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  • AvatarAndreasDN
    Participant
    Post count: 2

    Dear Dr Corenman,

    I’m currently 10 days post microdiscectomy, and allthough very happy with the immedeate sciatica relief, I’m concerned and scared about a couple of things:

    – slight stinging lower back pain (previous herniation was l5-s1) – worried about reherniation allthough I did nothing to cause this, I only walk for now (28 yo). The pain (faint but it is there) is on the same side as my previous herniation and a couple of cm next to the incision
    – a sore calf in the leg where the sciatica used to be, however I did not have calf soreness before. This ‘pain’ isn’t bad at all and not worsening, but there nonetheless

    Could you perhaps shed some light on these issues? I’m mainly concerned about the first one.

    Thanks a lot!

    Best wishes

    Andreas

    AvatarDonald Corenman, MD, DC
    Moderator
    Post count: 7626

    “Slight stinging lower back pain” after a microdiscectomy can be expected even if you do not have a recurrent disc herniation. Remember that you had to tear the annulus wall (the boundary between the inside and outside of the disc) Tis wall is full of pain fibers and will generate pain signals for as long as 6 months after the tear (or surgery). 10% of patients with a disc herniation might have chronic lower back pain.

    Your other complaint “a sore calf in the leg where the sciatica used to be, however I did not have calf soreness before. This ‘pain’ isn’t bad at all and not worsening, but there nonetheless” is probably a normal aftermath of a disc herniation irritating the nerve root. A small percentage of patients do get a leg blood clot (called a DVT) so make sure you don’t have a clot.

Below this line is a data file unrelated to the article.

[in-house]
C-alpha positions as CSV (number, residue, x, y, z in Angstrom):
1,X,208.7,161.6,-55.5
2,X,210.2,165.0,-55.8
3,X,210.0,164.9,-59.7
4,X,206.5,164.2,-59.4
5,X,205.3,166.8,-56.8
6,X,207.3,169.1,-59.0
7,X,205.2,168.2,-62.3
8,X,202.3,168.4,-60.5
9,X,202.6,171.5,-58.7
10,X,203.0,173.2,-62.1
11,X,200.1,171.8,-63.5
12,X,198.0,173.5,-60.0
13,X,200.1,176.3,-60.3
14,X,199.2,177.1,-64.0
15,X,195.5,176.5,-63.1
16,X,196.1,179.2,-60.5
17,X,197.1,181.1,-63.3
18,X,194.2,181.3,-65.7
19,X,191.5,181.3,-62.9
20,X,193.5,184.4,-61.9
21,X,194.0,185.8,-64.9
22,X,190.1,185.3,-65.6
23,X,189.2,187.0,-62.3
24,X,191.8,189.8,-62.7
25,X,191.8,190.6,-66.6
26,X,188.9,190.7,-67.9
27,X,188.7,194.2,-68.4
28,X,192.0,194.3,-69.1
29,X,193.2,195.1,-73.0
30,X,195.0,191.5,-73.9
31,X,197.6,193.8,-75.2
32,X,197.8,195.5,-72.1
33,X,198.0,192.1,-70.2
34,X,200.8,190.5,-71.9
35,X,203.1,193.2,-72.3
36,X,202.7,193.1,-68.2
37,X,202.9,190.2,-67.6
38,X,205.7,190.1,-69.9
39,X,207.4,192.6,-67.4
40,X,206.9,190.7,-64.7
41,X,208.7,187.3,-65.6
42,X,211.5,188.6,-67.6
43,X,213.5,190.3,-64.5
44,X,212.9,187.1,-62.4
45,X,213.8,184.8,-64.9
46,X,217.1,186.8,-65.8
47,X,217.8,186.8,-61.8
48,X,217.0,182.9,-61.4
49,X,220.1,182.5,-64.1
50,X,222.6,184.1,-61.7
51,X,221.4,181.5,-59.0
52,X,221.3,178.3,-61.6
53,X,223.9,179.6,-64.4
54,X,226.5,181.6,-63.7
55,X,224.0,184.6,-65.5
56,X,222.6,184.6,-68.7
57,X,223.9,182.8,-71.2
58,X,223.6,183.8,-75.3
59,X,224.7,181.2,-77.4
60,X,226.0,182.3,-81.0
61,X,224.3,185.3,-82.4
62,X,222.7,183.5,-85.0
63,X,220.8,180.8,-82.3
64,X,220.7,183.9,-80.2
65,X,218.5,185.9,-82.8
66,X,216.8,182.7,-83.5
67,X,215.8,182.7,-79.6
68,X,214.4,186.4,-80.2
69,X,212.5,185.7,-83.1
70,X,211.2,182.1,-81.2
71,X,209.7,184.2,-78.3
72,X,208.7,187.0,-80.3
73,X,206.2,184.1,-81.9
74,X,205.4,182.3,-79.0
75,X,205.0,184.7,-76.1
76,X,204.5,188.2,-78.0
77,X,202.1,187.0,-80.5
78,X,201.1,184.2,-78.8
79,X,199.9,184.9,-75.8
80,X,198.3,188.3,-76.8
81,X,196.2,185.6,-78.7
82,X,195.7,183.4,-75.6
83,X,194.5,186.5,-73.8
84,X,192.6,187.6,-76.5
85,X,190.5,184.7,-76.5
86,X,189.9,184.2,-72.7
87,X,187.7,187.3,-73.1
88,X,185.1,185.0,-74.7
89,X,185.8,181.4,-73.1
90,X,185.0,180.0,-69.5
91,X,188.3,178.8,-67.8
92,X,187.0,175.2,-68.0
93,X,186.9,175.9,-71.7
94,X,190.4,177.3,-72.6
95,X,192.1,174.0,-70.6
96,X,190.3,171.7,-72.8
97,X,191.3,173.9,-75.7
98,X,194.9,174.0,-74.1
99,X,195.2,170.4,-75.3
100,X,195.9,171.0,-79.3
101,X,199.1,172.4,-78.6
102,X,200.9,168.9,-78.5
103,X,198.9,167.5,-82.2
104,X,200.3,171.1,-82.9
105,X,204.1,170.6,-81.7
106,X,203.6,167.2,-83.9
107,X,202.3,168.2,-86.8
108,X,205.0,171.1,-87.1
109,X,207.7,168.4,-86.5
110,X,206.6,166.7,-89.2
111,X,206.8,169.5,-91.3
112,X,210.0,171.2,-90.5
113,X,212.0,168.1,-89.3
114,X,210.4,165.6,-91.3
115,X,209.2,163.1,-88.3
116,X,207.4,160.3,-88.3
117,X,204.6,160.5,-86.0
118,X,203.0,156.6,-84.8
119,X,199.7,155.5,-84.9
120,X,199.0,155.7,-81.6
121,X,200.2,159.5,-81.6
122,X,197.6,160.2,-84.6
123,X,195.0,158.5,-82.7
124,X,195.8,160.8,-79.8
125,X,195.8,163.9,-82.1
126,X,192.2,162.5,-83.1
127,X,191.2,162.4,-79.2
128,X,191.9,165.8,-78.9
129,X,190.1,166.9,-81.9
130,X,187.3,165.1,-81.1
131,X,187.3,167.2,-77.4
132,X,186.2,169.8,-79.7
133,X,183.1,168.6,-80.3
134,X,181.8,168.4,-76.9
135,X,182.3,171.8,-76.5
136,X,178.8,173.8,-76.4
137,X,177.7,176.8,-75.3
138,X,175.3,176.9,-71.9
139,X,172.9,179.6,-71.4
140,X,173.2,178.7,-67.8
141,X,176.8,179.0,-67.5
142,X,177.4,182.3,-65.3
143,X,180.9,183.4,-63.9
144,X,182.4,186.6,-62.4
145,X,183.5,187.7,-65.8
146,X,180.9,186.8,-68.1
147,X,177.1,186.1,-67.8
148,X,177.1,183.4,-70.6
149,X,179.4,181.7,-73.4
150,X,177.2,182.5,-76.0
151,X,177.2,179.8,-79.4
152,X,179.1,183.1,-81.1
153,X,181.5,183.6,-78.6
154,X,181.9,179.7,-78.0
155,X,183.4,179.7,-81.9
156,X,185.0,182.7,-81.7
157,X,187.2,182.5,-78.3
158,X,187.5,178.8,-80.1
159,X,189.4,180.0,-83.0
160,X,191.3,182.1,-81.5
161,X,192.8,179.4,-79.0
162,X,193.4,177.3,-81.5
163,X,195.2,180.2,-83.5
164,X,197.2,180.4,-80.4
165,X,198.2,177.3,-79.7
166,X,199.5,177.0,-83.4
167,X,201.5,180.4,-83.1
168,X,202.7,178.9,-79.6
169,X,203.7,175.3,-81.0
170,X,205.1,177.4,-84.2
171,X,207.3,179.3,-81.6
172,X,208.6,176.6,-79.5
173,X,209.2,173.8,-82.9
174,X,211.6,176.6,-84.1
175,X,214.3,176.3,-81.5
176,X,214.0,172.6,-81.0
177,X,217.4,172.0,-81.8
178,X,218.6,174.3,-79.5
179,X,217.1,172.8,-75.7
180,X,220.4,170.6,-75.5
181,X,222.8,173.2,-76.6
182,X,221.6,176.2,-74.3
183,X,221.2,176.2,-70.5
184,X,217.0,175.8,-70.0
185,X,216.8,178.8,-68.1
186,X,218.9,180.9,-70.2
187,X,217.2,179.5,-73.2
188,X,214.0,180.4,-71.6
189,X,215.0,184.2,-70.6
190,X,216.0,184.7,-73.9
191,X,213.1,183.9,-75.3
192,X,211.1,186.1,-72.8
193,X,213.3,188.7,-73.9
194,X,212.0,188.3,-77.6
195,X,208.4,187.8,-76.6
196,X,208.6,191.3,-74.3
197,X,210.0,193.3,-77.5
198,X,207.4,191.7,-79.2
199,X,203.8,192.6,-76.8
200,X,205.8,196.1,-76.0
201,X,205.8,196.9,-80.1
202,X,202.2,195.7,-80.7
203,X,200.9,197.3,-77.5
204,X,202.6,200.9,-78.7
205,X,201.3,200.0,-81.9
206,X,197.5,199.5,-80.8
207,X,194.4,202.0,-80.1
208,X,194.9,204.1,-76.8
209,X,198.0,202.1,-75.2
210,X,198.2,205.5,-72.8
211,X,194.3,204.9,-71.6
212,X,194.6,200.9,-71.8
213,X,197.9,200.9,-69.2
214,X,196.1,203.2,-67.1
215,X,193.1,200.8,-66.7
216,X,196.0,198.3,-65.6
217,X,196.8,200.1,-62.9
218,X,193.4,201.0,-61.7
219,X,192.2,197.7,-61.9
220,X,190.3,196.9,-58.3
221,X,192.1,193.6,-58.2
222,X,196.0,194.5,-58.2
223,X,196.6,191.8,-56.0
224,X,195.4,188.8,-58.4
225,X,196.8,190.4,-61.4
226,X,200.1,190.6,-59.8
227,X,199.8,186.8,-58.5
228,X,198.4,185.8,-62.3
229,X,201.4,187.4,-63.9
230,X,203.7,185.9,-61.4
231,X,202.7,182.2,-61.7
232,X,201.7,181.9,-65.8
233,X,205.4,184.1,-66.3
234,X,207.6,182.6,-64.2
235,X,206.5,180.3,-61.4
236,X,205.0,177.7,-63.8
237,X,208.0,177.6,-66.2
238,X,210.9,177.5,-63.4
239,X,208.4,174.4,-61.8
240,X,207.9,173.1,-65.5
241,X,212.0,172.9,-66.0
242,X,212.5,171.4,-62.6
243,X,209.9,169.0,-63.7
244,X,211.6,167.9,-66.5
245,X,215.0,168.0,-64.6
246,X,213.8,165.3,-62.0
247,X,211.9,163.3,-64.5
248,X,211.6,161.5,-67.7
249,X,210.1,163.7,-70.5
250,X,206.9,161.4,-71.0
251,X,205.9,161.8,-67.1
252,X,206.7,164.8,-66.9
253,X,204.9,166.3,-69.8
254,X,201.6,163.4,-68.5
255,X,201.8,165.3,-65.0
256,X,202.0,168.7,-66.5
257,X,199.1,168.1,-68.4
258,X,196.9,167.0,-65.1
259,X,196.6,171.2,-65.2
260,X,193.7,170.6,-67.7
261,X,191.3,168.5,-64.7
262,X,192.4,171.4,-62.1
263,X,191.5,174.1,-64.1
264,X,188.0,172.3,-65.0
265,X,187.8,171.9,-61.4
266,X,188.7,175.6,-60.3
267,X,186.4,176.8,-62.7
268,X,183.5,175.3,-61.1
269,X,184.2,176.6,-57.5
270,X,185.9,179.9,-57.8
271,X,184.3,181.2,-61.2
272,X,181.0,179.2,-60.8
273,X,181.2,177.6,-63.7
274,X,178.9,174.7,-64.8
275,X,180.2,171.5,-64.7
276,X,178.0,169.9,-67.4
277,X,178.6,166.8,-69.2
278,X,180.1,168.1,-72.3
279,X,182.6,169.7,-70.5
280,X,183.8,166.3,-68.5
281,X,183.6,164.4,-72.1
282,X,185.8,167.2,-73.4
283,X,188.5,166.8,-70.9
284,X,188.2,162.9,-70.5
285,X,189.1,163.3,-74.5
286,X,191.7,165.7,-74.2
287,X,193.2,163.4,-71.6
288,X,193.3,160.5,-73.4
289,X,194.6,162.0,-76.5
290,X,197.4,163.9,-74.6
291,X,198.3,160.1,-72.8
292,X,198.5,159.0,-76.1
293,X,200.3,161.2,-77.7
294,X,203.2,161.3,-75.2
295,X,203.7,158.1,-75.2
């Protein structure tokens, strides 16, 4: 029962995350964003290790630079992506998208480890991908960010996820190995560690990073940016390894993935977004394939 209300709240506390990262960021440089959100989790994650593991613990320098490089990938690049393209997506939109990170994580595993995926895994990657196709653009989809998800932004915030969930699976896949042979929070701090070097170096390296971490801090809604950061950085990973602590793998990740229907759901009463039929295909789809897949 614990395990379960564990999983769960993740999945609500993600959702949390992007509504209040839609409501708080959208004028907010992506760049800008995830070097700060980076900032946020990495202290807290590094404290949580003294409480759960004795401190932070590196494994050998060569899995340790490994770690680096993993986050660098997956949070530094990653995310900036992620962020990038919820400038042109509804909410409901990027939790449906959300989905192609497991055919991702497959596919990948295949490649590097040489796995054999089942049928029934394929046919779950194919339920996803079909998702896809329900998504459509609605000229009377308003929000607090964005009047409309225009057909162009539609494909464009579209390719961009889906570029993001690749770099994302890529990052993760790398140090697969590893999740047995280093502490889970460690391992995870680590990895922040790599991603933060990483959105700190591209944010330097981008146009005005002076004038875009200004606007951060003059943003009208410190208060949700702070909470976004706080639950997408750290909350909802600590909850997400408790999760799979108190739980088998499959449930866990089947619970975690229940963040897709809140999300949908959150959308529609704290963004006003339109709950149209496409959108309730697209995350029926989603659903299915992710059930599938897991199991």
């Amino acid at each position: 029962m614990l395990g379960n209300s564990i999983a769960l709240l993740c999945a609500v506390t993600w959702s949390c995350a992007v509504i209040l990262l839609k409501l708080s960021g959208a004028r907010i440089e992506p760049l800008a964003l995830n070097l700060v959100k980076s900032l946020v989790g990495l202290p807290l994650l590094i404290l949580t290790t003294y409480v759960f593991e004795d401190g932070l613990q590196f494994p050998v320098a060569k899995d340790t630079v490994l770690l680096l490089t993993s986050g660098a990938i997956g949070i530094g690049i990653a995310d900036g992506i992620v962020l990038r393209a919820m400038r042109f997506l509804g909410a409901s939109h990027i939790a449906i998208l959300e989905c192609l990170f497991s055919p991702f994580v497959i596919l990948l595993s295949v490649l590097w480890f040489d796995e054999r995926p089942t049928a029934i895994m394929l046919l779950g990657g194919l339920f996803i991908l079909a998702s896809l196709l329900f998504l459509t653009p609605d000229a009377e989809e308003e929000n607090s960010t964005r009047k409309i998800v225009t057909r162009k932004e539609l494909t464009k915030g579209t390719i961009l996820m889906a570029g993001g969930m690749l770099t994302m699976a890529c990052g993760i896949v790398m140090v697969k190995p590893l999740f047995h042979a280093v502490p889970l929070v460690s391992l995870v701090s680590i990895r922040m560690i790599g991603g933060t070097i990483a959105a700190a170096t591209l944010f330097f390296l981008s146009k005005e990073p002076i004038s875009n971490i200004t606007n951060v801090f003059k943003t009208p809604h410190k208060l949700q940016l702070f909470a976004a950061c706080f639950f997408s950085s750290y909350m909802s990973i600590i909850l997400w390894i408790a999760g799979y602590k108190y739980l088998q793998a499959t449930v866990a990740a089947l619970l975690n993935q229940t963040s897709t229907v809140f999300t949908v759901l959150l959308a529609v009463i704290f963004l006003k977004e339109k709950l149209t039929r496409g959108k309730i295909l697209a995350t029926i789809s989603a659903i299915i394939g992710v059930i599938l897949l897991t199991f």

Dr. Corenman

    PLEASE REMEMBER, THIS FORUM IS MEANT TO PROVIDE GENERAL INFORMATION ON SPINE ANATOMY, CONDITIONS AND TREATMENTS. TO GET AN ACCURATE DIAGNOSIS, YOU MUST VISIT A QUALIFIED PROFESSIONAL IN PERSON.
     
    Donald Corenman, MD, DC is a highly-regarded spine surgeon, considered an expert in the area of neck and back pain. Trained as both a Medical Doctor and Doctor of Chiropractic, Dr. Corenman earned academic appointments as Clinical Assistant Professor and Assistant Professor of Orthopaedic Surgery at the University of Colorado Health Sciences Center, and his research on spine surgery and rehabilitation has resulted in the publication of multiple peer-reviewed articles and two books.
    AvatarAndreasDN
    Participant
    Post count: 2

    Thanks a lot for the feedback, gave me peace of mind! I went to the GP to make sure I don’t have DVT.

    Have a nice evening,

    Best wishes,

    Andreas

    AvatarDonald Corenman, MD, DC
    Moderator
    Post count: 7626

    Please keep us posted of your recovery.

    Dr. Corenman

    PLEASE REMEMBER, THIS FORUM IS MEANT TO PROVIDE GENERAL INFORMATION ON SPINE ANATOMY, CONDITIONS AND TREATMENTS. TO GET AN ACCURATE DIAGNOSIS, YOU MUST VISIT A QUALIFIED PROFESSIONAL IN PERSON.
     
    Donald Corenman, MD, DC is a highly-regarded spine surgeon, considered an expert in the area of neck and back pain. Trained as both a Medical Doctor and Doctor of Chiropractic, Dr. Corenman earned academic appointments as Clinical Assistant Professor and Assistant Professor of Orthopaedic Surgery at the University of Colorado Health Sciences Center, and his research on spine surgery and rehabilitation has resulted in the publication of multiple peer-reviewed articles and two books.
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